SALT LAKE CITY (AP) - A Utah teacher who was injured by fragments from a bullet and a porcelain toilet when her gun accidentally went off in a faculty bathroom at an elementary school has been charged with a misdemeanor and resigned from her job.
ASHEVILLE, N.C. (AP) - Days after the U.S. Supreme Court decided not to hear any appeals from states trying to uphold gay marriage bans, Diane Ansley and Cathy McGaughey waited for hours in a church basement for a federal judge's order that would finally allow them to exchange their vows.
WASHINGTON (AP) - Two years after a prostitution scandal rocked the Secret Service, a Republican congressman renewed allegations Thursday about possible involvement by a White House volunteer and said he smelled efforts to cover it up. White House officials adamantly denied wrongdoing and said there'd been no attempt to keep anything quiet.
LOS ANGELES (AP) - Former New York City Mayor Rudy Giuliani will defend Activision in court against a lawsuit filed by disgraced Panamanian dictator Manuel Noriega over the "Call of Duty" franchise, the video game maker said Thursday.
PORTLAND, Ore. (AP) - Oregon Gov. John Kitzhaber's fiancee admitted Thursday that she violated the law when she married an immigrant seeking to retain residency in the United States.
HAVANA (AP) - The number of Cubans heading to the United States has increased dramatically since the island lifted travel restrictions last year, eliminating a costly exit visa and making it easier for emigrants to return, new U.S. government figures show.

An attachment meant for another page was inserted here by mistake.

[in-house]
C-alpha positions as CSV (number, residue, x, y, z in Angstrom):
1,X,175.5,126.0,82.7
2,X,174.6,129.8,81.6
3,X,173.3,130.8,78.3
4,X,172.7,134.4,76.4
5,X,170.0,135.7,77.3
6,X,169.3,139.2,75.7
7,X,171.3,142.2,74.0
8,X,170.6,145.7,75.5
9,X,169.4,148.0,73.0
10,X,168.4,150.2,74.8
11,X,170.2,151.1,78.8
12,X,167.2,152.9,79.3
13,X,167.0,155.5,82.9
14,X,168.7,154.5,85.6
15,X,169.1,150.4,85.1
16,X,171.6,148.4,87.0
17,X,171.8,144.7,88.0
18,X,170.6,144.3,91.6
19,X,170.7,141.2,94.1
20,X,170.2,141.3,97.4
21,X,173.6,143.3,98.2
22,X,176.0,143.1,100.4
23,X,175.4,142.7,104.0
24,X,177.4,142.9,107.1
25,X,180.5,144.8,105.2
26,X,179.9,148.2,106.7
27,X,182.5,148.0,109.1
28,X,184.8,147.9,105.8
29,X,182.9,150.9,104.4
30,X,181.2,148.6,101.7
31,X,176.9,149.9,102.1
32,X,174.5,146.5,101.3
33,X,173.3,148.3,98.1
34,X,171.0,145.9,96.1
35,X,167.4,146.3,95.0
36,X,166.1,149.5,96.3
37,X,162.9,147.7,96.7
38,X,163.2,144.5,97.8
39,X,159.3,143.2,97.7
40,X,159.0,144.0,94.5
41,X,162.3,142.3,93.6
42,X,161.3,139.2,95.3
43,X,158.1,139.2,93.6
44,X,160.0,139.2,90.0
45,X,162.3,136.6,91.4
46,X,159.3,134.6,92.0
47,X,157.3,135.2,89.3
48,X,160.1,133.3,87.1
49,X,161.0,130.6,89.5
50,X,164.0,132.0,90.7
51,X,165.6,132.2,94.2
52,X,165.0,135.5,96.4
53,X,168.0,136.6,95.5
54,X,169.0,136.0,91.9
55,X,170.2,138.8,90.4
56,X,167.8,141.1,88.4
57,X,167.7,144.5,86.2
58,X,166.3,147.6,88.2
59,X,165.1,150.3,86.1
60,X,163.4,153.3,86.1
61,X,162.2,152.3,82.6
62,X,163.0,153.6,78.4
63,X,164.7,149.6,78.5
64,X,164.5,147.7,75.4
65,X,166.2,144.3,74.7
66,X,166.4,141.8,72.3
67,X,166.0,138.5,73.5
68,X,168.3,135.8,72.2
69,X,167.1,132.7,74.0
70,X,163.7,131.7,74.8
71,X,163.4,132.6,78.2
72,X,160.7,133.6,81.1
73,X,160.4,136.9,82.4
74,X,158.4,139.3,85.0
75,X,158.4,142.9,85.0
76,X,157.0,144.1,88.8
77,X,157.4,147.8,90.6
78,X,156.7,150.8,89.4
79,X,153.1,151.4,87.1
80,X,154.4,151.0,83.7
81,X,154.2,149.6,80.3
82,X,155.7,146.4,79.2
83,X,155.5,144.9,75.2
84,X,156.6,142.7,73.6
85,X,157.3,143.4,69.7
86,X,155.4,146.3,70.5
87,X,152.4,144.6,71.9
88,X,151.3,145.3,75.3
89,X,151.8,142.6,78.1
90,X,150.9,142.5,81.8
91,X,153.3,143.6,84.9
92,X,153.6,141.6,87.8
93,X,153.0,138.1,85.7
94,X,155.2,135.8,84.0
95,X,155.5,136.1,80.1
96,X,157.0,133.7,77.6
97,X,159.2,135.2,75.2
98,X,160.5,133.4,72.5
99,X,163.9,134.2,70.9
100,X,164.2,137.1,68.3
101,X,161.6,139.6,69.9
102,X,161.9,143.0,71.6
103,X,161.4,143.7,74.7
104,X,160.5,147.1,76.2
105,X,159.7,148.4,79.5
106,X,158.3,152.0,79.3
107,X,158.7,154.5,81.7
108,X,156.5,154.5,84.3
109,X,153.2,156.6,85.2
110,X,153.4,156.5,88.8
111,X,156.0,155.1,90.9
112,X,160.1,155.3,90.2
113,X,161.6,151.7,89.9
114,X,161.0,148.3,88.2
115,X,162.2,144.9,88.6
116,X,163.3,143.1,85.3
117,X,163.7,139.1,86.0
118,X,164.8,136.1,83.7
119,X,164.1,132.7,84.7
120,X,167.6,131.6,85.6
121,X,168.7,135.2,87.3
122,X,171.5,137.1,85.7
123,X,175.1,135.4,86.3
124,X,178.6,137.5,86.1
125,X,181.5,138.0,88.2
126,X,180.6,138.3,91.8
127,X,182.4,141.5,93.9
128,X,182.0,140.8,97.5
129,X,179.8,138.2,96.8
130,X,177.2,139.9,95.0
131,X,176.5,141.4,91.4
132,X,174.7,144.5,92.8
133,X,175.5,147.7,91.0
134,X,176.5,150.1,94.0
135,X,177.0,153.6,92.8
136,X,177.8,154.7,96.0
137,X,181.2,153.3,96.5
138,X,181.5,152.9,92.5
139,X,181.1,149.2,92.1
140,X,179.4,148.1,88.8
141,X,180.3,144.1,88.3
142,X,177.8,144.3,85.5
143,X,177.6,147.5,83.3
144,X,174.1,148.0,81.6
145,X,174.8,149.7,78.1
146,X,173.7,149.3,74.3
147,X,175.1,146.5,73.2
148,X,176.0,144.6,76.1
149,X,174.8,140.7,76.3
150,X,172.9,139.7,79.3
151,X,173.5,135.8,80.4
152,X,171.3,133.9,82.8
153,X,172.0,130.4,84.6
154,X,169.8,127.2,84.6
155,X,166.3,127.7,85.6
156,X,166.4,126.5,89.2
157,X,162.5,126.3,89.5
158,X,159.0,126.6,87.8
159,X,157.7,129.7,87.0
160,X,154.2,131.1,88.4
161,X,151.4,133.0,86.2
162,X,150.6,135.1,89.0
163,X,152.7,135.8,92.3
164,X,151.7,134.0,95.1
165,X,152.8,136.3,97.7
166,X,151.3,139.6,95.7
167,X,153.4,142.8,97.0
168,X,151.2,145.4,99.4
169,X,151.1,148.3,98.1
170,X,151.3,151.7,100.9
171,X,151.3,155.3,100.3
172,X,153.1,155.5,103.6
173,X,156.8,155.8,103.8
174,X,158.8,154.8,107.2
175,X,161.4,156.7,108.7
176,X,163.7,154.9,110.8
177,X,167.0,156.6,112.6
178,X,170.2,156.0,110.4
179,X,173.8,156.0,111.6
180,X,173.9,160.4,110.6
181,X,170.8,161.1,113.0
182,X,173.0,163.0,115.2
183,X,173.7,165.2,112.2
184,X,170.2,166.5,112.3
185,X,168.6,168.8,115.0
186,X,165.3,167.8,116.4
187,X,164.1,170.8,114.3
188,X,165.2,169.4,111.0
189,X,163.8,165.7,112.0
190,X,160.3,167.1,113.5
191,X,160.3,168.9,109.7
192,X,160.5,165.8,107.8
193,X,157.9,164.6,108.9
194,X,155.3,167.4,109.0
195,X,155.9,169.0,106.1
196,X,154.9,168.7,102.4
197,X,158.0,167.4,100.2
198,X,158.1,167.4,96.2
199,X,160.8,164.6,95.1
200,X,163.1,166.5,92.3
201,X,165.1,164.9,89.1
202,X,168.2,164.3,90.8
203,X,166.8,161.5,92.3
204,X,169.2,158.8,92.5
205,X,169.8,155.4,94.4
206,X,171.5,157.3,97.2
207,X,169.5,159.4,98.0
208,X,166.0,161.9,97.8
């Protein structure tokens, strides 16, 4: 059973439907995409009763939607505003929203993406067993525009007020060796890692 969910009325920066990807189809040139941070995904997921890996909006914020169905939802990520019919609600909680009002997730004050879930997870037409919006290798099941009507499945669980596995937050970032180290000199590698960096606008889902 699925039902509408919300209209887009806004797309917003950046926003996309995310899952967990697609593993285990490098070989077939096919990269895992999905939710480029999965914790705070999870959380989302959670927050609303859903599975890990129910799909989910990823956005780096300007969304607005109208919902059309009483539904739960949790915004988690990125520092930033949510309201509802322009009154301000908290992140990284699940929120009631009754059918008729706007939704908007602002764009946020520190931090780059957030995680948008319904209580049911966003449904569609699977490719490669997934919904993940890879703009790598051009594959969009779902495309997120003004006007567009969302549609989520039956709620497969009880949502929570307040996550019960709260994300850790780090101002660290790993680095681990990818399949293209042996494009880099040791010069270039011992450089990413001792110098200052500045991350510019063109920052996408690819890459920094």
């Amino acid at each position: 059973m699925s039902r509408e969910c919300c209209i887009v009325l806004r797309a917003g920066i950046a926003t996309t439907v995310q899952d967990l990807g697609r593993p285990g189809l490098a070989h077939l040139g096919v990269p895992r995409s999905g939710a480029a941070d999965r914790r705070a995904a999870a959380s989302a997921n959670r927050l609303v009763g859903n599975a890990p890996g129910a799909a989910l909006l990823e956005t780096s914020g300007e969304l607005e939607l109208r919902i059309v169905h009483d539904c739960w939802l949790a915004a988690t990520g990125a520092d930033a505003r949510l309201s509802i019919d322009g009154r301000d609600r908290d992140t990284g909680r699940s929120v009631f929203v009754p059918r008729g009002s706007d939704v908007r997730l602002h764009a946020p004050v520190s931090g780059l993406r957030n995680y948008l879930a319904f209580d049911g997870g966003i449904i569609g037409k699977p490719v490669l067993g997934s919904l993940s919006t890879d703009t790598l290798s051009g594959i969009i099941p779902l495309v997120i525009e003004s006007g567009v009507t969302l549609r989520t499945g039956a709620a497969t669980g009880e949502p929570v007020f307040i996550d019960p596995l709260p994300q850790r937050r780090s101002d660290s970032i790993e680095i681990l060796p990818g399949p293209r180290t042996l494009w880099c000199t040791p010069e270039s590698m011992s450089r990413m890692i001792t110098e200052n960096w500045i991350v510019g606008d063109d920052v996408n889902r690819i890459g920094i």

TERRE HAUTE, Ind. (AP) - An Indiana couple was found dead in an apparent murder-suicide only hours after they were married, authorities say.
NEW YORK (AP) - No wonder Coke and Pepsi are spending millions of dollars to fight proposed taxes on sugary drinks in California.
NEW YORK (AP) - Ice cream and fast food chain Dairy Queen is the latest retailer to reveal a hack of its customer data.
WASHINGTON (AP) - AT&T wireless customers may want to take a closer look at their old phone bills because they may have money coming back to them.
PALO ALTO (AP) - Google Chairman Eric Schmidt and other Silicon Valley executives say controversial government spying programs are undercutting the Internet economy and want Congress to step up stalled reform.
DETROIT (AP) - Gas mileage for new cars and trucks in the U.S. averaged a record 24.1 miles per gallon last year, but gains in fuel economy are slowing.
WASHINGTON (AP) - Scientists are moving closer to an artificial hand that can feel: Implanted electrodes allowed some amputees to tell by touch how gently to grasp, letting them pluck fruit without crushing it.
FUQUAY-VARINA, N.C. (AP) - Police mistook a black teenager for a burglar and pepper-sprayed him inside the home of his white foster parents.
LAS VEGAS (AP) - Nevada will have nearly 35,000 more residents in the year 2032 than it would have if the state hadn't landed the Tesla Motors battery factory and another out-of-state business, according to new projections released Wednesday.